This paper addresses in three parts the theme of school transformation in Hong Kong. First, it outlines the three main reforms of the 1990s affecting both school…
This paper addresses in three parts the theme of school transformation in Hong Kong. First, it outlines the three main reforms of the 1990s affecting both school management and curriculum, namely, the School Management Initiative), the target‐oriented curriculum, and the Education Commission Report No. 7 on Quality Education. Second, it reviews the effects of these reforms to date. Finally, it discusses two important issues arising from the reforms, namely, the need to re‐orientate the nature and form of the school‐based management system adopted and the need to take greater cognisance of the societal culture of Hong Kong, especially at the school level, the point of implementation of the reforms.
This study aims, first, to chronicle the perceived dilemmas of a group of Australian principals whose worklives were preoccupied with school restructuring. Second, relying…
This study aims, first, to chronicle the perceived dilemmas of a group of Australian principals whose worklives were preoccupied with school restructuring. Second, relying on empirical data, it develops a typology of dilemmas. This typology then forms the structure for a more detailed discussion of the nature and source of dilemmas encountered by the participating principals. Data were collected and analysed using qualitative methods, based on semi‐structured interviews with 20 Western Australian primary and secondary principals. The findings suggest two main types of dilemmas – general, values‐based personal‐professional dilemmas, called “states of mind”, and specific, practical, organisational dilemmas. It is argued that improving the knowledge base by using empirical studies and developing typologies and conceptual frameworks, is a necessary step in providing closer insights as to how school leaders perceive and manage the most intractable aspects of their worklives. This, is turn, could lead to improvements in leader preparation and training.
While Singapore's outstanding educational achievements are well known worldwide, there is a disproportionate paucity of literature on school leadership practices that…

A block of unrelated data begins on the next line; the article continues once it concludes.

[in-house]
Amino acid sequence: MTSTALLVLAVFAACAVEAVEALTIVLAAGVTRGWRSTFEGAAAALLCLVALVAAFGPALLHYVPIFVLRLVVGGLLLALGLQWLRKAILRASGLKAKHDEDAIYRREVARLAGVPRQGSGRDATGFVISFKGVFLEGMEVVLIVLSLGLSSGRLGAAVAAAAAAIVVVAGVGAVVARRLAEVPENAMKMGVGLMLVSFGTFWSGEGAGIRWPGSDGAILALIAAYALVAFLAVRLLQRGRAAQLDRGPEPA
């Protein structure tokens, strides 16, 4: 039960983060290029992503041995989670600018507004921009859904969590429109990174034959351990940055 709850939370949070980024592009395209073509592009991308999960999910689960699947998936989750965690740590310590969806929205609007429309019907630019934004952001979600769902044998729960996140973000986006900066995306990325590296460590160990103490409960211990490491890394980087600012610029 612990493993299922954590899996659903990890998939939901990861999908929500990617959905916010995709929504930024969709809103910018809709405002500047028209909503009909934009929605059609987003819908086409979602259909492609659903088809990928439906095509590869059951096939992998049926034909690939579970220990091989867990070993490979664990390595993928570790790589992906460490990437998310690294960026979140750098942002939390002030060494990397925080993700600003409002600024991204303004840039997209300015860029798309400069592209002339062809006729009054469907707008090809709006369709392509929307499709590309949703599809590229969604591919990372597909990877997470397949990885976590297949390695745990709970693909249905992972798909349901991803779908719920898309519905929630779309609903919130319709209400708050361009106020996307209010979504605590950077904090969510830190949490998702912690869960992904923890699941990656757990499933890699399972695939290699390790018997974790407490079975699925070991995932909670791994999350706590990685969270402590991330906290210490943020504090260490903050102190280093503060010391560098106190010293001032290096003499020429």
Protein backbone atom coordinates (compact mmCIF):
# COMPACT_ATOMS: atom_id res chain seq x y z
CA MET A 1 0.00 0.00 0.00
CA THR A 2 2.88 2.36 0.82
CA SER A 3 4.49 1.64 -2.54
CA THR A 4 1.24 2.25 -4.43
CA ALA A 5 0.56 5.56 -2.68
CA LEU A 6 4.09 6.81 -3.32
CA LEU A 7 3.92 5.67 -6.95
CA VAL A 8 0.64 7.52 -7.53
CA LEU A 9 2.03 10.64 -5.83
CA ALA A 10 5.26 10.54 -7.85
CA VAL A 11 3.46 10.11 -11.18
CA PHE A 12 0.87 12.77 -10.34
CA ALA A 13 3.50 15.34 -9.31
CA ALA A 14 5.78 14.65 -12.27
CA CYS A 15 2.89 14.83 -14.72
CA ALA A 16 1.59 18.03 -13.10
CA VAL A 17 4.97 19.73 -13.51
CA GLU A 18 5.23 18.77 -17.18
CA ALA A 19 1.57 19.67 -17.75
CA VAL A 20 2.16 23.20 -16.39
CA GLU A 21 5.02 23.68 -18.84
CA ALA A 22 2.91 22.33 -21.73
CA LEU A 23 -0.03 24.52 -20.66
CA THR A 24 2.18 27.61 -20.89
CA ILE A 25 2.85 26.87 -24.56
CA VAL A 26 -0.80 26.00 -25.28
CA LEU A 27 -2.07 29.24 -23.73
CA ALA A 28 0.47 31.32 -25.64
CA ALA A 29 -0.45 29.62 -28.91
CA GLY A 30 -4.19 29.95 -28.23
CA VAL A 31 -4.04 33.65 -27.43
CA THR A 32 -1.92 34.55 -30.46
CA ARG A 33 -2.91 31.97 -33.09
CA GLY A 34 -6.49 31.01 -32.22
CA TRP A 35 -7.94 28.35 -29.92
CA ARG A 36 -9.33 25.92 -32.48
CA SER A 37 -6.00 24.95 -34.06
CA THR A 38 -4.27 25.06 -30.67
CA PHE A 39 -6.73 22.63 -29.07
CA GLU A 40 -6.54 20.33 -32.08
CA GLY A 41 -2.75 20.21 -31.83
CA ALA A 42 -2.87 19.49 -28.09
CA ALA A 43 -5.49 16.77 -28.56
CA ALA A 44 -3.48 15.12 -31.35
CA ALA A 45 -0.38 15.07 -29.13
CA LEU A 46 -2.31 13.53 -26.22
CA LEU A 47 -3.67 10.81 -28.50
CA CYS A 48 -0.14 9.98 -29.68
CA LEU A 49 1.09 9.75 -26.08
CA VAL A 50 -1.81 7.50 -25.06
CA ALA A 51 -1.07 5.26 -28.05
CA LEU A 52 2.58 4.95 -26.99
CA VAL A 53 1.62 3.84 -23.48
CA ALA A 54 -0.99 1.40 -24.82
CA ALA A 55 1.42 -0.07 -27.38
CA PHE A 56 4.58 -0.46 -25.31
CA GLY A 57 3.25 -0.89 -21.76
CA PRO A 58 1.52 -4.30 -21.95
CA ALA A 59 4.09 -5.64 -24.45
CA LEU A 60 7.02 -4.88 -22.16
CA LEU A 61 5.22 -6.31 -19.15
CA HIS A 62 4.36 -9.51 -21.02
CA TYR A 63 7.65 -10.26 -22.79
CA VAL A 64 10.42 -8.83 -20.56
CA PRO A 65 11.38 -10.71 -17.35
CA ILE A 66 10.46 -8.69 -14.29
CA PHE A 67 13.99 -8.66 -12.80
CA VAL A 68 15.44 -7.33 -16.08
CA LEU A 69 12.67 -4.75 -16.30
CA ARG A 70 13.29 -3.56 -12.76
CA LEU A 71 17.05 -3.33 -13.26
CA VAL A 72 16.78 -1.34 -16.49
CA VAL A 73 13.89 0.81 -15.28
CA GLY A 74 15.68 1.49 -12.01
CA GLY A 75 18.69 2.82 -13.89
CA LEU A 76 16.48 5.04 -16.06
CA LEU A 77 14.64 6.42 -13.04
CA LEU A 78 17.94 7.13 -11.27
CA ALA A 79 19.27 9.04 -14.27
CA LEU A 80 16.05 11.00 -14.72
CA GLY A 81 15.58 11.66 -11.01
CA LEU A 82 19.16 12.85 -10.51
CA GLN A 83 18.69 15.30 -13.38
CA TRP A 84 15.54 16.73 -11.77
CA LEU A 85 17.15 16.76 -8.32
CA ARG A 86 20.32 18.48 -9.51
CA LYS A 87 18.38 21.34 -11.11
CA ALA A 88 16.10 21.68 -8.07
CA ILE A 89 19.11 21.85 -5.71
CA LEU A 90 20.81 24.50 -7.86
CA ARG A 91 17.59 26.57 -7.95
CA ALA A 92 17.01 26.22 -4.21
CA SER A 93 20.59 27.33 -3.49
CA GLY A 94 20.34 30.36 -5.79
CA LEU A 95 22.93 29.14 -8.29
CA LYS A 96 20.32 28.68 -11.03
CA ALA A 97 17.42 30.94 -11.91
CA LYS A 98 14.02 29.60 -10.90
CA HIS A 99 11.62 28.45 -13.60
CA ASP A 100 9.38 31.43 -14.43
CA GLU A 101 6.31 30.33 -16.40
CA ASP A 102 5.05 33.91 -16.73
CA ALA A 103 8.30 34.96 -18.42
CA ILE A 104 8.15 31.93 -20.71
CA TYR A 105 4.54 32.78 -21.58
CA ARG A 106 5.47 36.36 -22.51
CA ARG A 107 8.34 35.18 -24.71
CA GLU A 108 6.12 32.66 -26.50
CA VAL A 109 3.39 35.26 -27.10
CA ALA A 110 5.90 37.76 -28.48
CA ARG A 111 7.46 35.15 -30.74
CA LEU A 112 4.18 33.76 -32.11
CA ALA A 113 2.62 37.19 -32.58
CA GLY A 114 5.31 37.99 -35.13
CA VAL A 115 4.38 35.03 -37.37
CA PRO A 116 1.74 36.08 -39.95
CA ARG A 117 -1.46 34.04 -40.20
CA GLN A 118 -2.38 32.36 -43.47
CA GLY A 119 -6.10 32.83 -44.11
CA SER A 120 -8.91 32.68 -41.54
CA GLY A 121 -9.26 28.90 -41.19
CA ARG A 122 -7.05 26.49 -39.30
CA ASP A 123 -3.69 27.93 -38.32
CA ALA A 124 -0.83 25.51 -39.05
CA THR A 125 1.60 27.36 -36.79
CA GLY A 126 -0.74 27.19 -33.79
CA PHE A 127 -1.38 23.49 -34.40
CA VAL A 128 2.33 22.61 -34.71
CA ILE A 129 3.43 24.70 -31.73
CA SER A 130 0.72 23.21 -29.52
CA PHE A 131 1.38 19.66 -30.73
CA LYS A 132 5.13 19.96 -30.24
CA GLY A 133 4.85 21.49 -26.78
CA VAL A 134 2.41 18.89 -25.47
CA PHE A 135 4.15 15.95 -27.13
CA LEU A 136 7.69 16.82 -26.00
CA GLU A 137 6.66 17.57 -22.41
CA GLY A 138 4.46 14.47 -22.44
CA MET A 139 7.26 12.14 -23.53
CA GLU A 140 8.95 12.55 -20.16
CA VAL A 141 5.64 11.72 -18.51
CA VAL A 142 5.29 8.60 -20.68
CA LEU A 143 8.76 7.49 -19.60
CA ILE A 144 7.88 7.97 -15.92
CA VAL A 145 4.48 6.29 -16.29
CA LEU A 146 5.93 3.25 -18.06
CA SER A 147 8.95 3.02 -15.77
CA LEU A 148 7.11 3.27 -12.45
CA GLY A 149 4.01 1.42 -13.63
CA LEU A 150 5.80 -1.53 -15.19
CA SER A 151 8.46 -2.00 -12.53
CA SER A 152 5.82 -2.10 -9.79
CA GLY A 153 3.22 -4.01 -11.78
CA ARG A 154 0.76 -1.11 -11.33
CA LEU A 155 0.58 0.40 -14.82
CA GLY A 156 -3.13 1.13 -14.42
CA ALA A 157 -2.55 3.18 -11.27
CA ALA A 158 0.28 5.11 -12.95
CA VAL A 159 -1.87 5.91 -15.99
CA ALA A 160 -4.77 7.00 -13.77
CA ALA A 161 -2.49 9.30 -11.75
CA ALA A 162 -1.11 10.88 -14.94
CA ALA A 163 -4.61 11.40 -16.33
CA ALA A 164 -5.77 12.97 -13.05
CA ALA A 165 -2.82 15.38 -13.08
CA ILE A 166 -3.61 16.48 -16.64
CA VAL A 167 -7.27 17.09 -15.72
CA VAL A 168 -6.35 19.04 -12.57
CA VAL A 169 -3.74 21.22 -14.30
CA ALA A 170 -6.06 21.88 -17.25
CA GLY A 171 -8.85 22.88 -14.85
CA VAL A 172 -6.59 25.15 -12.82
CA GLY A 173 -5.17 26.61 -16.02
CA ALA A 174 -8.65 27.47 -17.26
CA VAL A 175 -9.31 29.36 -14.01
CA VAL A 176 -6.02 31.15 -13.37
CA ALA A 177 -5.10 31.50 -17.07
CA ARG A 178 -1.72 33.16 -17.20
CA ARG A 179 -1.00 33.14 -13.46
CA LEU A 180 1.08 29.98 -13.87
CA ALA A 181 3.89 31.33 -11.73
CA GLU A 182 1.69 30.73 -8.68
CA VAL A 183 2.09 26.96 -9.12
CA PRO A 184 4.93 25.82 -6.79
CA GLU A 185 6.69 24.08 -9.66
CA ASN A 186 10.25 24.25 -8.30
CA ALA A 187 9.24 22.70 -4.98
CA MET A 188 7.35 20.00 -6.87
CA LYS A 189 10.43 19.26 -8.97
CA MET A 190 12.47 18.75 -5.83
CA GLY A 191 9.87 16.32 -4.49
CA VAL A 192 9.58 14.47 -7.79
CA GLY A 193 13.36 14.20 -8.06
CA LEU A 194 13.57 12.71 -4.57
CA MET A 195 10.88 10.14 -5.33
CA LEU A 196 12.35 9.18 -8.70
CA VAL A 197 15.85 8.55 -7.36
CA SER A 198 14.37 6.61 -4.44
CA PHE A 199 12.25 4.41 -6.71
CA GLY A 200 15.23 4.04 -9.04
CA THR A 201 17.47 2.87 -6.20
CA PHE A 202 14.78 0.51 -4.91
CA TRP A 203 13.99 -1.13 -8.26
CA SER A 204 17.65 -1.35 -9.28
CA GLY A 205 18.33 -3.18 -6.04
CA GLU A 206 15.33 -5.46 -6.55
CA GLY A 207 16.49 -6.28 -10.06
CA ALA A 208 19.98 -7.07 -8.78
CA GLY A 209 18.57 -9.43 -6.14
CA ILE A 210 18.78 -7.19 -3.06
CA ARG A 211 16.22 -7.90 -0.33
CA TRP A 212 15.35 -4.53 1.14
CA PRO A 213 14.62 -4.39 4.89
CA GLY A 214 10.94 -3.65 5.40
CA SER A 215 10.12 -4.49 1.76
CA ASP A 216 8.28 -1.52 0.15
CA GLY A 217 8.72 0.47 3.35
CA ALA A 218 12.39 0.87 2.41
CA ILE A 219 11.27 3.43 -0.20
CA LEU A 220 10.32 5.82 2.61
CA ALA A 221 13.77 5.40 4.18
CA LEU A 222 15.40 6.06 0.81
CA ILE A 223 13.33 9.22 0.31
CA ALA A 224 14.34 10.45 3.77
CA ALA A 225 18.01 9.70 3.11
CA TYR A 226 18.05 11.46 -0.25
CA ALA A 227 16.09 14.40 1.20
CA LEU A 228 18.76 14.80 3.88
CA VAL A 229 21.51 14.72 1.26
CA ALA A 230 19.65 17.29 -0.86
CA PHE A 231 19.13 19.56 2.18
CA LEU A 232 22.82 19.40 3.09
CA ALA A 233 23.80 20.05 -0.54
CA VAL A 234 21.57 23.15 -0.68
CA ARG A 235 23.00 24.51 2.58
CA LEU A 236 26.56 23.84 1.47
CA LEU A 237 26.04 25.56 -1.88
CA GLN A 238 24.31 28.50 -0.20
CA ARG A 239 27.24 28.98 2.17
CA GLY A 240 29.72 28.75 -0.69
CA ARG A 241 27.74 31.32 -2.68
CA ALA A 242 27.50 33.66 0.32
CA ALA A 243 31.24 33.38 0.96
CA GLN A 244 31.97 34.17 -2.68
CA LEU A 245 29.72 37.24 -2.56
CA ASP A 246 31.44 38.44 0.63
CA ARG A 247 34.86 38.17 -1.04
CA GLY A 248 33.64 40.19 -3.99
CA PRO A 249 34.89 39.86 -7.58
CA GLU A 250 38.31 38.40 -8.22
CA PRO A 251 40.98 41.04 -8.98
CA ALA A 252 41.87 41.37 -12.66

While Singapore's outstanding educational achievements are well known worldwide, there is a disproportionate paucity of literature on school leadership practices that contribute to and support pedagogical initiatives that – along with socio‐cultural factors – are normally considered responsible for its educational success. The aim of this paper is to explicate system‐wide school leadership factors that contribute to Singapore's educational success.
The paper includes critical discussion, review of literature and conceptualization.
It is argued that three unique features of Singapore school leadership, namely – logistics of a small tightly‐coupled school system, human resource policies that reinforce alignment, and a distinctive “leader‐teacher compact” reflecting the predominant Chinese culture – account for the extraordinary level of tight coupling and alignment of leadership across the school system. In turn, these unique features bring synergies of sustainability, scalability, succession, and high performance across the entire Singapore school system.
Unique features of Singapore school leadership must be examined in conjunction with pedagogical initiatives and socio‐cultural factors for a more complete and nuanced understanding of educational success in Singapore.
Tightly coupled mechanisms of leadership underlie the success of Singapore education. Government needs to consider whether such tightly‐ coupled leadership will continue to serve it well in future, given the demand for twenty‐first century knowledge based skills.
The influence of socio‐cultural factors (e.g. leader‐teacher compact) on educational success merits inclusion in any explanation.
This paper addresses an important gap in the literature by promulgating crucial features of school leadership that contribute to Singapore's educational success.